The increases were approved by Lebanon’s government more than a year ago but have been held up by political deadlock and fears that significant wage rises will put more strain on the state’s already widening budget deficit.
Air traffic controllers said on Sunday they would suspend work between 11am and 1pm (0800 GMT to 1000 GMT) on Tuesday in protest at the repeated delays to raising their pay.
The stoppage will coincide with the latest scheduled parliamentary session to discuss the proposed pay rises.
Lebanon’s Finance Ministry said last week that the 2014 budget deficit is expected to widen to $5.1 billion (Dh18.72 billion), or 10.7 per cent of GDP, even without the proposed public service pay increases.
On May 14, thousands of Lebanese teachers, civil servants and children rallied outside parliament in the biggest of a year of pay protests as the assembly debated a much-delayed bill on public sector salaries. The draft being discussed in parliament fell far short of the demands for a doubling of pay, as the government struggles with a ballooning deficit and an economic slowdown.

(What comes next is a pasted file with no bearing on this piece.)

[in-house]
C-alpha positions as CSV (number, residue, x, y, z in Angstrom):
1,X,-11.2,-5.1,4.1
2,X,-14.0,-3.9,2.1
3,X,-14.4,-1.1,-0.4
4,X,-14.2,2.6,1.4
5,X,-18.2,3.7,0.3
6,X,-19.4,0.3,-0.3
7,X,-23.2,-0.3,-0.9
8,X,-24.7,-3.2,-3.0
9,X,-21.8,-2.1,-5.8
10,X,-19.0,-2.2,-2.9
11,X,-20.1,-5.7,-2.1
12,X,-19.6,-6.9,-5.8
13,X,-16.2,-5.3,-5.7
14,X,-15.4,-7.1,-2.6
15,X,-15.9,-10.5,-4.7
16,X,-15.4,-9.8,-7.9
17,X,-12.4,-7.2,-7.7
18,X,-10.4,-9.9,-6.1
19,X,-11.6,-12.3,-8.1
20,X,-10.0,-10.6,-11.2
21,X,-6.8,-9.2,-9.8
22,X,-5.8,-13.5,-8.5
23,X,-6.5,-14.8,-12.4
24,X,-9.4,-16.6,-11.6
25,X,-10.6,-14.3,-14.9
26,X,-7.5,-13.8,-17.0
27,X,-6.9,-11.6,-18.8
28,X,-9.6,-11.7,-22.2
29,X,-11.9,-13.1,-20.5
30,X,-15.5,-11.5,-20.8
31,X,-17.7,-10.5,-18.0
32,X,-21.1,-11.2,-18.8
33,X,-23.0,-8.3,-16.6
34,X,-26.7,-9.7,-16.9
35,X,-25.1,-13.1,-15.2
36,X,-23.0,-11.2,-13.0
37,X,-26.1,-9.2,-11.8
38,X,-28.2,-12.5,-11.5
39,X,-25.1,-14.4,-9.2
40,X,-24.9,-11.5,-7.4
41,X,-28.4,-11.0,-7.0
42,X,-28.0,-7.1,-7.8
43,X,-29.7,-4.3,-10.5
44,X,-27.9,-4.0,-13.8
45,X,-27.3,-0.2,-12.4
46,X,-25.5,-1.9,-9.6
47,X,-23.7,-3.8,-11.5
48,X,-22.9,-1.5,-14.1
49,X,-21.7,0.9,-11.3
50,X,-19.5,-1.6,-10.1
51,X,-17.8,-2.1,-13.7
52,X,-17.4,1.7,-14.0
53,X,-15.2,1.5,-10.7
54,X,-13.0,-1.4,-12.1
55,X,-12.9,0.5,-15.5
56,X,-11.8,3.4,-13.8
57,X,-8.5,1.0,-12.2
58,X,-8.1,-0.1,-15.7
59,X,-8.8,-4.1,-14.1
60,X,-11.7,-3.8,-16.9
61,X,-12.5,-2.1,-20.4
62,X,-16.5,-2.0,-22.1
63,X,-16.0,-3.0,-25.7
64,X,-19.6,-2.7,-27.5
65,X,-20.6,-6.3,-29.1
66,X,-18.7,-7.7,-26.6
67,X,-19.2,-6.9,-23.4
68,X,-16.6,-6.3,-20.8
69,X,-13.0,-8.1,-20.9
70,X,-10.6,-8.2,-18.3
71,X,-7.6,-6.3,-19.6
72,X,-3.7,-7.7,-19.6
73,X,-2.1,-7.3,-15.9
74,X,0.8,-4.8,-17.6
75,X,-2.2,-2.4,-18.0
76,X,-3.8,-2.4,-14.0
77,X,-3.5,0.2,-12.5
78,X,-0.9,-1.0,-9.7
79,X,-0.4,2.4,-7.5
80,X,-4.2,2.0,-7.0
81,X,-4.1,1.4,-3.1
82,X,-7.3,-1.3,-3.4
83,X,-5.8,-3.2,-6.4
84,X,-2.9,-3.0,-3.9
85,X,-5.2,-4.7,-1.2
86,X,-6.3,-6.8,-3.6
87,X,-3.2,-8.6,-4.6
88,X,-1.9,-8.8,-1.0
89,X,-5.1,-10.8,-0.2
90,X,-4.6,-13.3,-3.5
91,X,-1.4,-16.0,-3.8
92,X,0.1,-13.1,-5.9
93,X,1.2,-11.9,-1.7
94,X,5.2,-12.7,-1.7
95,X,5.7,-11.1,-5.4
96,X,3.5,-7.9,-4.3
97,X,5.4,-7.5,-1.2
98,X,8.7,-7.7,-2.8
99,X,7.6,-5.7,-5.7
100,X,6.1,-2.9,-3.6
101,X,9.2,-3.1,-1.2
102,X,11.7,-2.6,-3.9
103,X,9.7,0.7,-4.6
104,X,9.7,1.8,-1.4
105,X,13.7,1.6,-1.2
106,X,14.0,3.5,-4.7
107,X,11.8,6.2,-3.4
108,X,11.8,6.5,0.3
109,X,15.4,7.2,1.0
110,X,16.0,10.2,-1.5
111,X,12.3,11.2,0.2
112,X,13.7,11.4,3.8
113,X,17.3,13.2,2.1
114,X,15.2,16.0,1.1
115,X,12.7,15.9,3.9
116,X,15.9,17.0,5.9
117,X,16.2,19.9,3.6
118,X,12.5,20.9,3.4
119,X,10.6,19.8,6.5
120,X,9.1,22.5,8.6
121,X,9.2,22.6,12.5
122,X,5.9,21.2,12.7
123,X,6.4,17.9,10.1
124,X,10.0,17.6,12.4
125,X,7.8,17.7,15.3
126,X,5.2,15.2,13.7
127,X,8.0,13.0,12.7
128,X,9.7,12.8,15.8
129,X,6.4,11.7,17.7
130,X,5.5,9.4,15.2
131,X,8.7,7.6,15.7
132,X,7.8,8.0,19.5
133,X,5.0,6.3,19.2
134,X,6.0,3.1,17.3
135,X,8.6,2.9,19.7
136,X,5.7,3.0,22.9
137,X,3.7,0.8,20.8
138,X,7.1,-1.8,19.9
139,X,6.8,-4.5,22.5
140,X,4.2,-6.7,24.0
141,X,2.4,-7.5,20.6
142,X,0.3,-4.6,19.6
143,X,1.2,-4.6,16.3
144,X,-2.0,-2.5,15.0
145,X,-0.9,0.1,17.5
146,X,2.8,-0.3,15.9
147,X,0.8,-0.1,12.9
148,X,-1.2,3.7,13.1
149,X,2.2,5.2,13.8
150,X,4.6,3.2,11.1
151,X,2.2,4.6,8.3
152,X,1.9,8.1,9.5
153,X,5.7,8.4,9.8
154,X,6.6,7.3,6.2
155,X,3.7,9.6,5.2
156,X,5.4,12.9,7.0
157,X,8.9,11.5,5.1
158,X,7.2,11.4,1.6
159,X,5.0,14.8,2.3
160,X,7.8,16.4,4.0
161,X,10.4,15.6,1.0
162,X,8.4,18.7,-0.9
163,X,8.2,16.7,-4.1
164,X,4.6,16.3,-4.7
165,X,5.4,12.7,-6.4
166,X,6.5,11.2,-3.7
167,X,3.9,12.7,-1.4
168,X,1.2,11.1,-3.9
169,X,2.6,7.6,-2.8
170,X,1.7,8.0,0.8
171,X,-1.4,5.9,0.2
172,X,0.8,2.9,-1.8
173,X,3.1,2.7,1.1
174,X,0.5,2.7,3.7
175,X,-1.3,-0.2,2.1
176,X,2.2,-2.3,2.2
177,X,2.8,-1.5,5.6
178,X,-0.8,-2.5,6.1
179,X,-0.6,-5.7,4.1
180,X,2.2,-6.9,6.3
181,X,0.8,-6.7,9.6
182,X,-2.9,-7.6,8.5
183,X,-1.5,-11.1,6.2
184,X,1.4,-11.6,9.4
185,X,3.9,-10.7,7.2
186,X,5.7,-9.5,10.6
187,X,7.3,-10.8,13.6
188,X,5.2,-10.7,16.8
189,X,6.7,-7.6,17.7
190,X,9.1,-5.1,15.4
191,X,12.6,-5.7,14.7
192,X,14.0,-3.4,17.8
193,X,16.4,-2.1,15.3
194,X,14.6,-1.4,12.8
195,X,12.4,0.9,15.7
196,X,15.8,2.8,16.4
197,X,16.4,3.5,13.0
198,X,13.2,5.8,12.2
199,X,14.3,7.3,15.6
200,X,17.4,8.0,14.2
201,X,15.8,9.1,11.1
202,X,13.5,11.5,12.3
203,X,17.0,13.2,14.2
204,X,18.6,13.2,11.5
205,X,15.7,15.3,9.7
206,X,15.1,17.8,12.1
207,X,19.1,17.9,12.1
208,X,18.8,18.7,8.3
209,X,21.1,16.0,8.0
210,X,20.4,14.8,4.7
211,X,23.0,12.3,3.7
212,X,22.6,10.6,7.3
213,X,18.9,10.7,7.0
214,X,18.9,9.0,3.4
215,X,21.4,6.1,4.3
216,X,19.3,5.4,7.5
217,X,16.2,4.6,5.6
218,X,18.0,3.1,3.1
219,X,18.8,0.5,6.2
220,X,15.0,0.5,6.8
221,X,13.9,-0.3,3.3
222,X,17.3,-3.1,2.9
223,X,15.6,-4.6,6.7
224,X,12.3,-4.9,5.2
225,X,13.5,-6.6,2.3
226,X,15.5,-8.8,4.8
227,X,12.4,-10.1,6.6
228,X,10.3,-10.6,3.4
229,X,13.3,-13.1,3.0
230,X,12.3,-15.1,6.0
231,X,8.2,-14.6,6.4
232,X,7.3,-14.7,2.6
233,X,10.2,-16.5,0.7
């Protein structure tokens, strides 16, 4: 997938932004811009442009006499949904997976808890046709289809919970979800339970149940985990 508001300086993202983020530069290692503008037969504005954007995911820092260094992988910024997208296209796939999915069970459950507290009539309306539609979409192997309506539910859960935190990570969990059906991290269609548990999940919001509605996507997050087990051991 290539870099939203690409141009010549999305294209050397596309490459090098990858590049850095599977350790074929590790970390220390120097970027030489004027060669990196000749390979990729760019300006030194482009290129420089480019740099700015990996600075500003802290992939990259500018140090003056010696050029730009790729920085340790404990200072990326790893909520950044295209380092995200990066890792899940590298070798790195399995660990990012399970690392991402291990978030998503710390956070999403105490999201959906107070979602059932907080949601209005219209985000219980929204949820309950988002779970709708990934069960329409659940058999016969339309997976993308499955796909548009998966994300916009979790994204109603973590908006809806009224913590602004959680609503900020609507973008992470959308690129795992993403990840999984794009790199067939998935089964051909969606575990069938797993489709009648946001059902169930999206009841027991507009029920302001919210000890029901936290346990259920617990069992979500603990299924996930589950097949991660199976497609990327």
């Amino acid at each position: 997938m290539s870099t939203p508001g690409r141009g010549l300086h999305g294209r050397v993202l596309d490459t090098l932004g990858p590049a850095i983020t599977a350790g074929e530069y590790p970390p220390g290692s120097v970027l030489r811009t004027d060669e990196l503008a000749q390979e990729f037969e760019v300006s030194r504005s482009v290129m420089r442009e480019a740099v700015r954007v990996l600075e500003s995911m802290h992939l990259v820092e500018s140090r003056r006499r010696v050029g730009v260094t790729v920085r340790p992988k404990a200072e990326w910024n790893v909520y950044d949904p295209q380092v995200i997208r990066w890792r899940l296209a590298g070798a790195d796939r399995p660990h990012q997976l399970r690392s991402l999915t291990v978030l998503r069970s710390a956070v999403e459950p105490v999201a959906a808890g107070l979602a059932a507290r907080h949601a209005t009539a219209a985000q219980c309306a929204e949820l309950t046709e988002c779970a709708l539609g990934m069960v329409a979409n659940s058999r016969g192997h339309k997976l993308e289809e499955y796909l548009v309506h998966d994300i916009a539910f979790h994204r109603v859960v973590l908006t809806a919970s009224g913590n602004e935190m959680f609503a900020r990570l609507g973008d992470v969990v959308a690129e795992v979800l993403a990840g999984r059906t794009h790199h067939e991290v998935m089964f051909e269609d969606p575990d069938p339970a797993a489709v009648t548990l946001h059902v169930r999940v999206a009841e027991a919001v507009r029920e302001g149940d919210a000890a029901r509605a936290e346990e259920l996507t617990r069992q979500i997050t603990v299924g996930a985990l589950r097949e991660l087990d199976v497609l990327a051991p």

Earlier in May, the International Monetary Fund urged Lebanon to implement structural reforms to balance its budget deficit, and called for public sector pay restraint.
Protesters’ demands for at least a doubling of pay would cost the state hundreds of millions of dollars a year. The bill under discussion proposes much lower increases, to be offset by an increase in value added tax. Government finances have been strained by the effects of labour unrest and power cuts as well as long-standing electricity subsidies.
In 2012, the primary budget turned negative and last year the fiscal deficit was 9.3 per cent of GDP, with the debt burden at 141 per cent of GDP.
Economic growth dropped to about 1.5 per cent last year from an average of eight per cent a year between 2007 and 2010. The IMF says it could rise to 4 per cent in the medium term with the right structural reforms, including cutting state spending.
The Lebanese government that assumed office in February took a year to form. Another political vacuum looms this month, as President Michel Sulaiman comes to the end of his five-year term with no successor in sight after three rounds of voting in parliament.
Still struggling to recover from its own 1975-1990 civil war, Lebanon has found its internal rifts aggravated by the conflict in Syria, whose sectarian divisions mirror its own. A million Syrian refugees have entered Lebanon, equivalent to a quarter of the resident population, and rebels have crossed into Lebanese border regions to take refuge from forces loyal to Syrian President Bashar Al Assad.
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